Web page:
First, add a get device node to the canvas.

Get Device

  1. Set the ID Template to {{ data.params.id }}.
  2. Check the Return tags as an object map instead of an array checkbox.
  3. Set the Result Path to data.device.

Losant automatically parses the route parameters and put them on the payload. In this case, our device ID parameter id can be found at data.params.id.

Params Payload

The next step is to add a Conditional node to check that this device has an owner tag that matches the current user.

Conditional

Set the Expression to the following:

{{ data.device }} && {{ data.device.tags.owner.[0] }} === {{ experience.user.id }}

This expression first checks to see if any device was returned at all. Since this route could be requested with any value as the ID, for example /devices/not-a-real-value/data, the result of the Get Device node could be null. It then checks that the value of the owner tag matches the current Experience User. Since Losant devices can have duplicate values for the same tag, the values are always returned as an array, which is why the syntax is data.device.tags.owner.[0].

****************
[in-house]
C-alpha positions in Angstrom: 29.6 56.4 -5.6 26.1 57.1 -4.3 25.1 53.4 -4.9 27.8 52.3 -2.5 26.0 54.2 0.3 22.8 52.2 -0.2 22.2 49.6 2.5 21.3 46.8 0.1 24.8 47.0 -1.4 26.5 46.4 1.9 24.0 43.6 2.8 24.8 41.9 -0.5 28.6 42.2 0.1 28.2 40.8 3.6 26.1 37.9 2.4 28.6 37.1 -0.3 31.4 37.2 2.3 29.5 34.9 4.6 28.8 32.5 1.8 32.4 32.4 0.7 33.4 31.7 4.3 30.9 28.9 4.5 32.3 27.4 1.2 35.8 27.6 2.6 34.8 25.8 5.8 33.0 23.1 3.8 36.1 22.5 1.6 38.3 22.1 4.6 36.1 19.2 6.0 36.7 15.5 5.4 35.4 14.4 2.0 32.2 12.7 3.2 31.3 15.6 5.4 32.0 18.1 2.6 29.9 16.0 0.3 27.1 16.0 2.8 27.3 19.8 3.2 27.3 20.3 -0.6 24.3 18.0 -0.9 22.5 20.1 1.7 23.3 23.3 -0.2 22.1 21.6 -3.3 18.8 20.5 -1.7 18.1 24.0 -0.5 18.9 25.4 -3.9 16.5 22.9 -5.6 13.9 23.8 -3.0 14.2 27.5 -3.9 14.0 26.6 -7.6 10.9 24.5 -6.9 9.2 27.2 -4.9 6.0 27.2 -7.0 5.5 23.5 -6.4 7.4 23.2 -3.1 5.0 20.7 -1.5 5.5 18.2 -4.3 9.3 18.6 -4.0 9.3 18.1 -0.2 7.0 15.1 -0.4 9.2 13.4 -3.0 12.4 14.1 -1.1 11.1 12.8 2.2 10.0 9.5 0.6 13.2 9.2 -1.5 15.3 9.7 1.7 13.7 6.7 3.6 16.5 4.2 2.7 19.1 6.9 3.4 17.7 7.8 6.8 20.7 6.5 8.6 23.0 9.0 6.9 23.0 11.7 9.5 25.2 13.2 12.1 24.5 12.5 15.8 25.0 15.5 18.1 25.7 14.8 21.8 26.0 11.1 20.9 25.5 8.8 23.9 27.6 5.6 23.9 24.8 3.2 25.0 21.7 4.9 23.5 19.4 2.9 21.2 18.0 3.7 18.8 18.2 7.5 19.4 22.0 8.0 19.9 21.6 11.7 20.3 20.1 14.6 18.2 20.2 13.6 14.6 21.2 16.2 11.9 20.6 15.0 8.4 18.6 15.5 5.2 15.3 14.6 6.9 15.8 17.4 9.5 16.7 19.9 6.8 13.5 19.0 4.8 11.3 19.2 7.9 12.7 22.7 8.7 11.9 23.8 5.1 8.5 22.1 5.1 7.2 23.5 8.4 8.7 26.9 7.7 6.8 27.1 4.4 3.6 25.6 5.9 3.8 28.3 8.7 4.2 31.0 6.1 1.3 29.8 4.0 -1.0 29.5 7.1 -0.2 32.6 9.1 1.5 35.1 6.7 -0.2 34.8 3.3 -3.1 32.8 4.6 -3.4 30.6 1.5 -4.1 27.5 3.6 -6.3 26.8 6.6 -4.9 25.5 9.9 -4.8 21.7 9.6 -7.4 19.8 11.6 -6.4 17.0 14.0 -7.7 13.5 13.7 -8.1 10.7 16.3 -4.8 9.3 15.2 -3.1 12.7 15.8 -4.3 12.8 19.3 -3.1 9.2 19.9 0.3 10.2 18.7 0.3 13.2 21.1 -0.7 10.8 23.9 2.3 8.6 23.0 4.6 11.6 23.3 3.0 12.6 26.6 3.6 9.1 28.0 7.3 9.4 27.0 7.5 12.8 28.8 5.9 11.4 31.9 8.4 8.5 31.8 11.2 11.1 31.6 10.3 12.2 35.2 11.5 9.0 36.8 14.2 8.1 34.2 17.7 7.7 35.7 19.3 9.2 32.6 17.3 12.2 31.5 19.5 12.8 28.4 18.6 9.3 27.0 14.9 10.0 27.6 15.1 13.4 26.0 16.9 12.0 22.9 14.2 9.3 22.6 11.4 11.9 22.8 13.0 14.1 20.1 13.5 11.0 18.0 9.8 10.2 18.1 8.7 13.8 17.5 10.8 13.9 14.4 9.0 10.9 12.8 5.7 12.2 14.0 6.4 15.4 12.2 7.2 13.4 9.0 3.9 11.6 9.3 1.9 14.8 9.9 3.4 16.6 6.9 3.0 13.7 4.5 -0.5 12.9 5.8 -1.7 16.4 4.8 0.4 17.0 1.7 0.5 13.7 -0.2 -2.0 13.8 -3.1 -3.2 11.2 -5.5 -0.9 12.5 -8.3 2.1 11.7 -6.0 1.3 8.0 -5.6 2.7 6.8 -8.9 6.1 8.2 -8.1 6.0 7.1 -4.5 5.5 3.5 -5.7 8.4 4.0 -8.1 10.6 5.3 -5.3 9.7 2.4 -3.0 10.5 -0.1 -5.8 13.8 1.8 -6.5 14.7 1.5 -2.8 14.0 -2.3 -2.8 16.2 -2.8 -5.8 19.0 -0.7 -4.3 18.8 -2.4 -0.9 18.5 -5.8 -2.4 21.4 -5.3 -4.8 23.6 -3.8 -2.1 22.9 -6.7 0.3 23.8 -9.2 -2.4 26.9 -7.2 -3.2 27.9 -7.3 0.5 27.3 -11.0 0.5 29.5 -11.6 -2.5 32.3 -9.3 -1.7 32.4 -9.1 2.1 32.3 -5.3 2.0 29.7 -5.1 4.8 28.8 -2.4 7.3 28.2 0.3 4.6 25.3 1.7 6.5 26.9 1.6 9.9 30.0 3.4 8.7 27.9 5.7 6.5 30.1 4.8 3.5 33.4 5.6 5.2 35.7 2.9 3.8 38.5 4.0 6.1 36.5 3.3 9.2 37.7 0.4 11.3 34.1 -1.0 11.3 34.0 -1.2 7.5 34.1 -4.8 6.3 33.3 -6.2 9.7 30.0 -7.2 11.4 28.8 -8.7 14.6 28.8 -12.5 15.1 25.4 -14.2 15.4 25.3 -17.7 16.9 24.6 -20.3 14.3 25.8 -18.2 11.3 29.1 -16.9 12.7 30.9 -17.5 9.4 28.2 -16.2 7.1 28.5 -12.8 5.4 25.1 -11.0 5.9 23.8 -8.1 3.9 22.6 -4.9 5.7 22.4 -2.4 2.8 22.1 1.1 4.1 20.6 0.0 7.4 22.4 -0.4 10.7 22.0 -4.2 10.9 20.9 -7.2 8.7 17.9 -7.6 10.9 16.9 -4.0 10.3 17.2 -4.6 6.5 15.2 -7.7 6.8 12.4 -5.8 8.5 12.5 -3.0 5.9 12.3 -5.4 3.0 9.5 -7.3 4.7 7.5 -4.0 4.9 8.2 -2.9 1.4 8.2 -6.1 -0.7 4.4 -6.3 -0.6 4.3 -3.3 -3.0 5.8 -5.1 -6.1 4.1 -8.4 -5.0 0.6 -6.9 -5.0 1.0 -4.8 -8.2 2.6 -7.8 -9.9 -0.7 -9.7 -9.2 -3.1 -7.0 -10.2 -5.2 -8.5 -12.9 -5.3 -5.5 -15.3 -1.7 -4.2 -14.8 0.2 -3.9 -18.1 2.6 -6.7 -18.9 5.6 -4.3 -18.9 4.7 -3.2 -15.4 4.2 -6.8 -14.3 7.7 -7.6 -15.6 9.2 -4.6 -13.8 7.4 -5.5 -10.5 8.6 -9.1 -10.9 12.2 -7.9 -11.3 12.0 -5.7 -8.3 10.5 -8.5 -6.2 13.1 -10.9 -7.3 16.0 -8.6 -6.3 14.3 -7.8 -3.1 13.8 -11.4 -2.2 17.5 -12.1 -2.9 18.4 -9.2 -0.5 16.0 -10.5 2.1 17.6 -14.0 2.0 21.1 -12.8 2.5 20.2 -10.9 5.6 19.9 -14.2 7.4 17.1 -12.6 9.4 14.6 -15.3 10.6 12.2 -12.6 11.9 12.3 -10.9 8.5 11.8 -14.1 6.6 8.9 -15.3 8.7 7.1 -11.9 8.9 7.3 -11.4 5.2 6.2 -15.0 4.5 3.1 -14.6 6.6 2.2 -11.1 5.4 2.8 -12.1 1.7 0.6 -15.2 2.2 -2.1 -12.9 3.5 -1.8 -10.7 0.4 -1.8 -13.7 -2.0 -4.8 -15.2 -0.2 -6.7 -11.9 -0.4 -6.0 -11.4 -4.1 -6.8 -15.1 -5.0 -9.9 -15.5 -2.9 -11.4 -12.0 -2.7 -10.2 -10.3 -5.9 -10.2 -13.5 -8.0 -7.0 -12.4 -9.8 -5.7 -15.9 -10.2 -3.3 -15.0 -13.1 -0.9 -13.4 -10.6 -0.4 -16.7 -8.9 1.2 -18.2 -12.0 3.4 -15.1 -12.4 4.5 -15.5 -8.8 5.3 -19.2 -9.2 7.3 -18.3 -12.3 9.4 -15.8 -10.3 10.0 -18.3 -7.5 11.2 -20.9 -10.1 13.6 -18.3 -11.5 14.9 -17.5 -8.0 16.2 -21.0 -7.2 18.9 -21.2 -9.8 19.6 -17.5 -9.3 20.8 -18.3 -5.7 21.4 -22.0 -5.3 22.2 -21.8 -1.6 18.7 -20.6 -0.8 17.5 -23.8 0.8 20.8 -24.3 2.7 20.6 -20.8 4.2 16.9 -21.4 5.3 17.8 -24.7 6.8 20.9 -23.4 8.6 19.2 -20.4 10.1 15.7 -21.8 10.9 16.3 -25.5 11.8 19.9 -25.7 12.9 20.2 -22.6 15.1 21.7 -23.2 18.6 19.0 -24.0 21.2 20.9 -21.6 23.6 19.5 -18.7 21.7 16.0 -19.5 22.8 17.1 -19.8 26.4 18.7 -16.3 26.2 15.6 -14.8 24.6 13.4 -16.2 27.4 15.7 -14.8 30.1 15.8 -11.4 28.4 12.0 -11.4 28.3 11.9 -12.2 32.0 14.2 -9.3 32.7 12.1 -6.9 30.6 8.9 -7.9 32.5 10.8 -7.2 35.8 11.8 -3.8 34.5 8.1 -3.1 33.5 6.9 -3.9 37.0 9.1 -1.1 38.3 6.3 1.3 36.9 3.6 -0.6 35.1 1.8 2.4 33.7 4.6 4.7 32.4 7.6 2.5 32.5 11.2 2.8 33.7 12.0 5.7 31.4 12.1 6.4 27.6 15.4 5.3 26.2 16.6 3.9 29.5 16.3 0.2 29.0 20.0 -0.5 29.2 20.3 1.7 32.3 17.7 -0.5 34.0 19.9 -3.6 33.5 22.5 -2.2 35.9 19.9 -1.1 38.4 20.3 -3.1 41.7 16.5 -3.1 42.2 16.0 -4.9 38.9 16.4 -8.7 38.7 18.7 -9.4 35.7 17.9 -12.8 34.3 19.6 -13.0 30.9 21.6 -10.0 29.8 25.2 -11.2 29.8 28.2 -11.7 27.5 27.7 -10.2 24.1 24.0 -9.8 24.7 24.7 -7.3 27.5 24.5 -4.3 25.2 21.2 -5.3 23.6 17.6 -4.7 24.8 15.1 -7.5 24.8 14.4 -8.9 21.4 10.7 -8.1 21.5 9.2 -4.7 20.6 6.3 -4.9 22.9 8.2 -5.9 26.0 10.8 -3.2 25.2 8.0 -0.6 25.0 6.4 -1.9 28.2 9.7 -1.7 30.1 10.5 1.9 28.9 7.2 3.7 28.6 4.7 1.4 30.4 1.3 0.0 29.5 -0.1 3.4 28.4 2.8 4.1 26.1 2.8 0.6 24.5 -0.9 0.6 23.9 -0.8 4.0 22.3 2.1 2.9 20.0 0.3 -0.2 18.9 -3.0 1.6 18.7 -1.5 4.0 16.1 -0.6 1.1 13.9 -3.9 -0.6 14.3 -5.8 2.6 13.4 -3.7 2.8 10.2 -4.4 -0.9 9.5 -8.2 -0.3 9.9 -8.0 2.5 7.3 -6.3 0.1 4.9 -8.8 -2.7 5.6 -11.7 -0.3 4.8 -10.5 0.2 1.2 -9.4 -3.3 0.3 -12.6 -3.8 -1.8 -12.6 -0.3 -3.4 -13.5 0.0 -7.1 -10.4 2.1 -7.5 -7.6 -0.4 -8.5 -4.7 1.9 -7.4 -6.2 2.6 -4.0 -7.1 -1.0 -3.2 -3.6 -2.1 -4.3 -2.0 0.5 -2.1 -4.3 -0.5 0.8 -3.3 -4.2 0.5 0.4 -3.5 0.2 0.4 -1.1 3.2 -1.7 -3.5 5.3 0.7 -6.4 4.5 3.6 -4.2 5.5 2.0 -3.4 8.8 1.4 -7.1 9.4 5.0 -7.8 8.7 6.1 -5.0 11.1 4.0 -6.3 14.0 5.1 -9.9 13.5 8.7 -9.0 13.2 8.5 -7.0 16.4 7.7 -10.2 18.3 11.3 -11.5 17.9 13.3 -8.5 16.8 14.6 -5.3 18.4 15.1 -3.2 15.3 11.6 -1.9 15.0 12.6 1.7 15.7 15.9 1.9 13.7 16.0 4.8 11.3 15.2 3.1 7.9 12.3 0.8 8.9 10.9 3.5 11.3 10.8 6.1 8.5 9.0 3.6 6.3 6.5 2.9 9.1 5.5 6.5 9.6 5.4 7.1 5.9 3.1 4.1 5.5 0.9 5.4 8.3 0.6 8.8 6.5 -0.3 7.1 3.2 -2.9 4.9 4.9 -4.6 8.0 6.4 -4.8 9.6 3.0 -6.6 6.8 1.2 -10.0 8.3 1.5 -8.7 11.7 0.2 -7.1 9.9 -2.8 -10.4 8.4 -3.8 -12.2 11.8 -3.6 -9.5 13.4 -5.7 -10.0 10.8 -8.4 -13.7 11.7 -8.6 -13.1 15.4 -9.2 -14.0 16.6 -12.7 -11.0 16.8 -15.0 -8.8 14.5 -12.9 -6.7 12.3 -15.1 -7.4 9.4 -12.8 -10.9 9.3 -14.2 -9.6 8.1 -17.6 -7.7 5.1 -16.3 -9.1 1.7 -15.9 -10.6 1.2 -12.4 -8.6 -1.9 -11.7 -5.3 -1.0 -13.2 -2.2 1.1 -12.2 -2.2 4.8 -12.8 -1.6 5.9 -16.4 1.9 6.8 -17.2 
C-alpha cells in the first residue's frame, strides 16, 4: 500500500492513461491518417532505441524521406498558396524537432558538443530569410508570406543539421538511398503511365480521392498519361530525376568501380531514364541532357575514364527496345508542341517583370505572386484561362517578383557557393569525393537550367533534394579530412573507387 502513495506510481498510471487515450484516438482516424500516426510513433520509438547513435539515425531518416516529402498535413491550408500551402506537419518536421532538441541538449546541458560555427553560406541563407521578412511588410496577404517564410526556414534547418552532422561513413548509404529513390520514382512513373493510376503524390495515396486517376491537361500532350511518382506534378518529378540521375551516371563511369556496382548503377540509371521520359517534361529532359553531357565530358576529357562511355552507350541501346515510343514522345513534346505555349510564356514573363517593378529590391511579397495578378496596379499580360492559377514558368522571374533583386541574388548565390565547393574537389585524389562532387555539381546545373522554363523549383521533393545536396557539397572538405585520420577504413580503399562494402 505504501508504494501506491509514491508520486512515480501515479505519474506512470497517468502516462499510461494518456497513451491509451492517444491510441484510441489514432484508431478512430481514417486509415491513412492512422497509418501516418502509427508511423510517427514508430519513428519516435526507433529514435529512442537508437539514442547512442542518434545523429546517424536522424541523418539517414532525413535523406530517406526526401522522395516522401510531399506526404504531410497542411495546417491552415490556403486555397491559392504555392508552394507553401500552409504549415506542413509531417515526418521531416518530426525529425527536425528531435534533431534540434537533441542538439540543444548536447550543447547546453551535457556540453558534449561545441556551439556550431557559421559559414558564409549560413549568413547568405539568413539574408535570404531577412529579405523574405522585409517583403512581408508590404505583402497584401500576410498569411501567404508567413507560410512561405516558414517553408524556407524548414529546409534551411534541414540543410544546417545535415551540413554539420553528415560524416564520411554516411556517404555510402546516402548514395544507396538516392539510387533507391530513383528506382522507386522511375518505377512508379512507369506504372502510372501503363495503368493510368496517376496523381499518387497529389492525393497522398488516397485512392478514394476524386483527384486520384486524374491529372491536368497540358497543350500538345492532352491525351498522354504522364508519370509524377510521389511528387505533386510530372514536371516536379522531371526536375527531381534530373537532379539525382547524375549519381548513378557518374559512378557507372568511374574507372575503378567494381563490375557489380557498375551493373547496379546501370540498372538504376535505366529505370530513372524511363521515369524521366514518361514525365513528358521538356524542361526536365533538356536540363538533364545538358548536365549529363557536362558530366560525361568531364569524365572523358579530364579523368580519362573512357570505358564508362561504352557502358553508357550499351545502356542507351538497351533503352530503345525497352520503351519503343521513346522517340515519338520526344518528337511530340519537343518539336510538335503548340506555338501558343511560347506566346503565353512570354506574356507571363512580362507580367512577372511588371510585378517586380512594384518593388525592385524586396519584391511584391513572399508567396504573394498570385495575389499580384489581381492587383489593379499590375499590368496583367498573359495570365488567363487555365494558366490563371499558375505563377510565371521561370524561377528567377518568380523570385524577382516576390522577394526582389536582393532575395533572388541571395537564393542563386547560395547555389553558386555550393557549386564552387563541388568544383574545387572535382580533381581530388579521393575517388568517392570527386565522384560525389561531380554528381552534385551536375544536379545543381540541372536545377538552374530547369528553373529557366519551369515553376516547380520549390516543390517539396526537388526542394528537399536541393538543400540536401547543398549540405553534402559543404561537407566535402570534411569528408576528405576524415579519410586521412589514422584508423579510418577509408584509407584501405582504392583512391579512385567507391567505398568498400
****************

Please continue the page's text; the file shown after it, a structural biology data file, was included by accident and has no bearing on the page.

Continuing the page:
If the device can't be found, or the owner tag doesn't match, simply use an Endpoint Reply node to respond with a 403 (Forbidden).

If we did get a valid device ID, we can now use the Time Series node to request historical data for the device.

Time Series

  1. Select the Use Device ID(s) specified on the current payload radio.
  2. Set the Device ID(s) JSON Path to data.params.id. This will perform a time series query against the device that was passed in through the route parameters.
  3. Set the Time Range to whatever range makes sense for the application. In this example, it's showing the last 24 hours of data.
  4. Set the Resolution to whatever makes sense for the application. In this example, it will return 24 hours of data with a data point for each 5 minute interval.